2 Tesla and SpaceX
It is incredibly difficult to believe that the company that once sent a car into space was once bankrupt. In the beginning, Elon Musk feared that his companies would fail. He was so sure of this, in fact, that he did not take money from investors. Instead, he opted to fund the company with his own money, which he had a substantial amount of due to the sale of his company PayPal for $1.5 billion in 2002. He continue to fund it until 2008, when the financial crisis almost destroyed Tesla and SpaceX. Without any other options, Musk shut down operations, being essentially bankrupt for a few hours. That is when, at the last minute, he secured a $50 million investment in time to save the company. Daimler invested in Tesla and SpaceX, despite themselves being in financial trouble. Whilst this money saved the companies from being closed down, it was not a permanent fix. He still had to work hard to ensure their continued existence. Musk is quoted as having said “we only narrowly survived … we actually closed the financing round on Christmas Eve 2008. It was the last hour of the last day that it was possible.” Only 10 years later, he had sent a car into orbit to the tune of ‘Starman’ by David Bowie.
1 Etch a Sketch
This children’s toy would not have been as iconic as it is today, had it not featured in a popular Pixar movie. Etch a Sketch was on the brink of bankruptcy in 1999, when the creators of Toy Story 2 approached them. The scene in question featured an Etch a Sketch for only 12 seconds, but this appearance revived the popularity of the product. It allowed the company time to seek financing, with which they moved production of the toy from Ohio to China. This cut down production costs and prolonged the life of the company. They were not the only product which appeared in Toy Story 2 (obviously, a movie about toys would be pretty dull without toys in it.) Barbie and Mr Potato Head were also written into the script, but neither of them were as reliant on this appearance as Etch a Sketch. Thanks to Toy Story 2, it was named one of the top toys of the century in 2008. Who knew that an appearance in third highest grossing movie of 1999 could make you so popular?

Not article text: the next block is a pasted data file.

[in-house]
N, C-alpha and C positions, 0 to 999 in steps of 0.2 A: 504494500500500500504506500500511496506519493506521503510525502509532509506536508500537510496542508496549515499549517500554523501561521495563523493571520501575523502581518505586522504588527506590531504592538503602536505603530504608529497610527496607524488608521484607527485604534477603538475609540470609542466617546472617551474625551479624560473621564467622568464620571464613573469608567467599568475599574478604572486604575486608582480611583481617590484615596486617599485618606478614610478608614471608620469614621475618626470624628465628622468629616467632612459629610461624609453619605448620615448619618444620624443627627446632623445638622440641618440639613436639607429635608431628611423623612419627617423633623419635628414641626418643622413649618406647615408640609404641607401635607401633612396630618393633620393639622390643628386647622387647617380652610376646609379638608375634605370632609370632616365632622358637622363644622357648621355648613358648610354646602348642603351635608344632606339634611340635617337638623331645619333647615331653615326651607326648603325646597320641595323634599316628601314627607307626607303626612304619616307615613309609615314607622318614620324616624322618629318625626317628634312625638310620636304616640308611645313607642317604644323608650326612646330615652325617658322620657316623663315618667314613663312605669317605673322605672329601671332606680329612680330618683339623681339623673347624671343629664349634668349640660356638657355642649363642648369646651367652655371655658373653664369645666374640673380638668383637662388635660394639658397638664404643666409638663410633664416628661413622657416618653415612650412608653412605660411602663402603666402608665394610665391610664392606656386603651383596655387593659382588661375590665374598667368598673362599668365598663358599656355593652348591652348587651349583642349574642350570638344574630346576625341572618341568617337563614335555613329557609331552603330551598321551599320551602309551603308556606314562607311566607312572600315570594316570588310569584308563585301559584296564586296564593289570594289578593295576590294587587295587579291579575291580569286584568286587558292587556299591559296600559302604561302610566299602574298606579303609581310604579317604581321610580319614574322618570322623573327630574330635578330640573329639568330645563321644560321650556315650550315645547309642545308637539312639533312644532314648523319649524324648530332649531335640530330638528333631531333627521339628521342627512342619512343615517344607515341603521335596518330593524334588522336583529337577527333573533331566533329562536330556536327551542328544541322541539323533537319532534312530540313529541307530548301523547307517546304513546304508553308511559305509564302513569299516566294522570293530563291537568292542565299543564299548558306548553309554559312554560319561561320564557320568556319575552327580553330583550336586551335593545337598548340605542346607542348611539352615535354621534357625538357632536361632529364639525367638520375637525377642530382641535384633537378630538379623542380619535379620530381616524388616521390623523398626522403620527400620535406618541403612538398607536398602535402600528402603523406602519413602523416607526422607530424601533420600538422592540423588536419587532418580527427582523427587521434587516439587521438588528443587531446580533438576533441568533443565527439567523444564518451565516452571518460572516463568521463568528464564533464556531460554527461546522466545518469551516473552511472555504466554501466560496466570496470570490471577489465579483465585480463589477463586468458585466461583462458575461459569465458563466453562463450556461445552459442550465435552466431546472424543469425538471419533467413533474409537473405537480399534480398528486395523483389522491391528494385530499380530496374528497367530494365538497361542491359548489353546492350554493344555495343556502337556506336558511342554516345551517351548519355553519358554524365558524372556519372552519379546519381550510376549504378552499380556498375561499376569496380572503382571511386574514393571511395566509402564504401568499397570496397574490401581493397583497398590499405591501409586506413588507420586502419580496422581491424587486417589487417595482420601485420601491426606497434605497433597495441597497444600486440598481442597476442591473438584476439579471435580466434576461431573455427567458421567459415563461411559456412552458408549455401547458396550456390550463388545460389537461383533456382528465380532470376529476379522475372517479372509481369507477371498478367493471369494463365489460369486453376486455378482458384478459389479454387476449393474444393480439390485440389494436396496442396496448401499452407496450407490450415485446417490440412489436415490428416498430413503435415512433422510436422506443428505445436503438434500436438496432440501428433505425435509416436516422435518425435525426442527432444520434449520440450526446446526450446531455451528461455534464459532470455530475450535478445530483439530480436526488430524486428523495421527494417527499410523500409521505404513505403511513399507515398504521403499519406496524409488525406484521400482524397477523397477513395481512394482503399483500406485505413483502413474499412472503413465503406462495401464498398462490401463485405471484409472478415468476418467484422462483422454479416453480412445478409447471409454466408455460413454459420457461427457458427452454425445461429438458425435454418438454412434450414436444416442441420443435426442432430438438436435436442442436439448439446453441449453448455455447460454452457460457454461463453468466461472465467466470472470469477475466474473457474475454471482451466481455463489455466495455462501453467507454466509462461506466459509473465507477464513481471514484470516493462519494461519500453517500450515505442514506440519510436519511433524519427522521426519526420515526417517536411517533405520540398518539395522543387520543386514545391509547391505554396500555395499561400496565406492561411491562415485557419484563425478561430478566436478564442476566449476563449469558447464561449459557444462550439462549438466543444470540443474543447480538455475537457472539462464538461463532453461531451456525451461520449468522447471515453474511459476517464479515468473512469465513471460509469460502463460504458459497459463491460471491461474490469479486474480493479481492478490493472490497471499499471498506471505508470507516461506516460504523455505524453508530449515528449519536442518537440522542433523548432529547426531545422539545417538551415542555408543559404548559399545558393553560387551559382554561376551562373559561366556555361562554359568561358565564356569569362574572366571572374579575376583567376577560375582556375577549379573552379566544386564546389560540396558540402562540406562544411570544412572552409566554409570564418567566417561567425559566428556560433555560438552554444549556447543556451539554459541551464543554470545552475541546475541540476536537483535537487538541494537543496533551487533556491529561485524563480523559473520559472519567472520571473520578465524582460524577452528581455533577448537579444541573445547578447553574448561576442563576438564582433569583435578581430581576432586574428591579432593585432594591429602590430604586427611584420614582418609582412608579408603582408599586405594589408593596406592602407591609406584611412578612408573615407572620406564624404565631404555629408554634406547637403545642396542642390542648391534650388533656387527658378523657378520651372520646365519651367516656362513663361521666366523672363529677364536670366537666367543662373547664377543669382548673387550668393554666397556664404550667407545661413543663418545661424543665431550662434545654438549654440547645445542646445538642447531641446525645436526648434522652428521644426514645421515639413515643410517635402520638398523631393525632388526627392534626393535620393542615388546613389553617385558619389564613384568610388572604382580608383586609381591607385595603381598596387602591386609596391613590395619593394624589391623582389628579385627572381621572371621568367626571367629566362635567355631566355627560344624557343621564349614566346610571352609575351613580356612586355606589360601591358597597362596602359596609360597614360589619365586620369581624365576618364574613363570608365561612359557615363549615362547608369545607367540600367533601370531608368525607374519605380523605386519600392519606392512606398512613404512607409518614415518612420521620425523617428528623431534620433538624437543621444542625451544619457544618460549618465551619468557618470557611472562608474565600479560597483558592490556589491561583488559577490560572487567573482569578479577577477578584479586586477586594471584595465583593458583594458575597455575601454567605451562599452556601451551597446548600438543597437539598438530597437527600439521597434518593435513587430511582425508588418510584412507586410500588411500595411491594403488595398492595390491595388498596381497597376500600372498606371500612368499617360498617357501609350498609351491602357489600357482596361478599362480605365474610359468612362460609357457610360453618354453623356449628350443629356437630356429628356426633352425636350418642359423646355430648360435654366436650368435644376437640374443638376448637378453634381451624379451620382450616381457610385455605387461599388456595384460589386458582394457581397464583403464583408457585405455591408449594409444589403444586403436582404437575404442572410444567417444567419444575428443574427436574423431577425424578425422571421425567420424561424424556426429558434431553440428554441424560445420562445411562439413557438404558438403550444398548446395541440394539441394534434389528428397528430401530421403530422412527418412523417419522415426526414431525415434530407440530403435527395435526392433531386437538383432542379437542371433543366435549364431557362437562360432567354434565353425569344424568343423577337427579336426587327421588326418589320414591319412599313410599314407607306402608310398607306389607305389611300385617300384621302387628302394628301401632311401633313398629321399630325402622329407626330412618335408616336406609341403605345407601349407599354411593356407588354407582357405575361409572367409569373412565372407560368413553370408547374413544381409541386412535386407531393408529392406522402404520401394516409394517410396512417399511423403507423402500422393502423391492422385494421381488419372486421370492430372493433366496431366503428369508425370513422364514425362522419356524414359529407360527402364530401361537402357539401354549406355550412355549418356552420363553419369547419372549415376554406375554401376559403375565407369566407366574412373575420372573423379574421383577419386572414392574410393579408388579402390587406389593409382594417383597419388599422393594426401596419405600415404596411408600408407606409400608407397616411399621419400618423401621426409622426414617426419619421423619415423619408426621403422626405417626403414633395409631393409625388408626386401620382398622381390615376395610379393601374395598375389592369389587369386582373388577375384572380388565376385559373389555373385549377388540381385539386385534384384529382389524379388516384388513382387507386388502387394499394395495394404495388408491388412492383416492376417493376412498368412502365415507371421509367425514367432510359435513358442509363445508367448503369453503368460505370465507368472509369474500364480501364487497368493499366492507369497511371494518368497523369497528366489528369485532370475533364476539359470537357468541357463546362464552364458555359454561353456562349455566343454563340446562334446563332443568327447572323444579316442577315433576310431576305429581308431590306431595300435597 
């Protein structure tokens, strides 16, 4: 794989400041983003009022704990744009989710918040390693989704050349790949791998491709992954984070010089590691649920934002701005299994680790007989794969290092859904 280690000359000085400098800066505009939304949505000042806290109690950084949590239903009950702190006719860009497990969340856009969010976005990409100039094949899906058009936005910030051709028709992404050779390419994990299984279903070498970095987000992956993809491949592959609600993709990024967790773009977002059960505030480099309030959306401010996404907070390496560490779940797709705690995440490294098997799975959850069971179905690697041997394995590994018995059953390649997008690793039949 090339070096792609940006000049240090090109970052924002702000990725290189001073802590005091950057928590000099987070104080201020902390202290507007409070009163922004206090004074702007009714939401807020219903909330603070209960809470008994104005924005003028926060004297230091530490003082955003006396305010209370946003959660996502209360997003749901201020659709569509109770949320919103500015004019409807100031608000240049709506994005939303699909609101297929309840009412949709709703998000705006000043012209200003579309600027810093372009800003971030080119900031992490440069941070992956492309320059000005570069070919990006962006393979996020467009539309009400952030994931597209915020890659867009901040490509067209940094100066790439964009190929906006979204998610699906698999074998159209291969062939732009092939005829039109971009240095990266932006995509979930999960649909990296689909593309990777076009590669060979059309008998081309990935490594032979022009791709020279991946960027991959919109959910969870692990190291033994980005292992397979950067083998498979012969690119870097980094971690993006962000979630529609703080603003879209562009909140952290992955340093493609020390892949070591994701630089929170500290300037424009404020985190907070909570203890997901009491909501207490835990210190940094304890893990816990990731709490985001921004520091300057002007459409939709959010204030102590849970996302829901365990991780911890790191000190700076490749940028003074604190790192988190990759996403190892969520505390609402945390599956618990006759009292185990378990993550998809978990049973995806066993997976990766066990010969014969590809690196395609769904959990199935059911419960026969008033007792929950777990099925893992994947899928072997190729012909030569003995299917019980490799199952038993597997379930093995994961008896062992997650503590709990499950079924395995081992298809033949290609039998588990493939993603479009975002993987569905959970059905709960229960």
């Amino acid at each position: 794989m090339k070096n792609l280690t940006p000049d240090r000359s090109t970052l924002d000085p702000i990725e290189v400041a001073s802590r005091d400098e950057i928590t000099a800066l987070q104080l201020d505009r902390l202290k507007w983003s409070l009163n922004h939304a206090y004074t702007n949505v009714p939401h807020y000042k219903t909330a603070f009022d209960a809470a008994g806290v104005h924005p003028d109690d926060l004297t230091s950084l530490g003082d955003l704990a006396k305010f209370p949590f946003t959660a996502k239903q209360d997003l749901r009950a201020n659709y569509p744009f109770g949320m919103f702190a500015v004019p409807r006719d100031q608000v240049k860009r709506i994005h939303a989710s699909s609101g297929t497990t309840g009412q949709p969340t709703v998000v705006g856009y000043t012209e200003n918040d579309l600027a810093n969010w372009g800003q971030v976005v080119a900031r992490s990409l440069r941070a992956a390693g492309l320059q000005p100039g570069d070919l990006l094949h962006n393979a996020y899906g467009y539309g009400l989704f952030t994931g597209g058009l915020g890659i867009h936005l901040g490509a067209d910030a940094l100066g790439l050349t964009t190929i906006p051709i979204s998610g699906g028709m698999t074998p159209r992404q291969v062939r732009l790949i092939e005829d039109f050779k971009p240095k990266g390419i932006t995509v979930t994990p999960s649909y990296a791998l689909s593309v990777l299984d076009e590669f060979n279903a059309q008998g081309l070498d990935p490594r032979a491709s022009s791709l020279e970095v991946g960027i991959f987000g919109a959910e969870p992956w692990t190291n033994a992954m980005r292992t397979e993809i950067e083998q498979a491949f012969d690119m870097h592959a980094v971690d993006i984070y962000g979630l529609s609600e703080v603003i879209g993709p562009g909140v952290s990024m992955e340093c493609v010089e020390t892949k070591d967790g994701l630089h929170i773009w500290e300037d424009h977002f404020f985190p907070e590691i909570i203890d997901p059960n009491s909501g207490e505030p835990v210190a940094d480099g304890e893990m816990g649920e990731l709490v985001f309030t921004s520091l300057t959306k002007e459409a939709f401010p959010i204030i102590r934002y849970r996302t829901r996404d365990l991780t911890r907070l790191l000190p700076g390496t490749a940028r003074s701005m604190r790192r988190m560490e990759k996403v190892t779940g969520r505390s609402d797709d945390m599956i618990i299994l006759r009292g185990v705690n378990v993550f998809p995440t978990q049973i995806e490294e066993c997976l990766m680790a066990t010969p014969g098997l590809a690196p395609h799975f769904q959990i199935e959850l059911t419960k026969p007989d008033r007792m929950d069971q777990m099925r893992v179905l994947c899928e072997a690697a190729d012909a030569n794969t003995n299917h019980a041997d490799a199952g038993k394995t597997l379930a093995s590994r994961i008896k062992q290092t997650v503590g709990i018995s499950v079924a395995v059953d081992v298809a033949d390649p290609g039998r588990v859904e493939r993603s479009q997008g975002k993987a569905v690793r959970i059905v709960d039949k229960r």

Etch a Sketch belongs at the top of this list because unlike the other companies featured, they produced something which was a typical household item. It did not need batteries or make any noise, so it became a popular gift for parents to buy. Had the business went bankrupt and the toy disappeared from shelves, it would still be remembered as a part of many people’s childhood memories. Few people would remember one of many airlines disappearing, or a production company who had only made one movie in the late 1930s. The escape from the brink of bankruptcy allowed Etch a Sketch to be exposed to many more generations of children, brightening their childhood with two dials and a hundred little lines.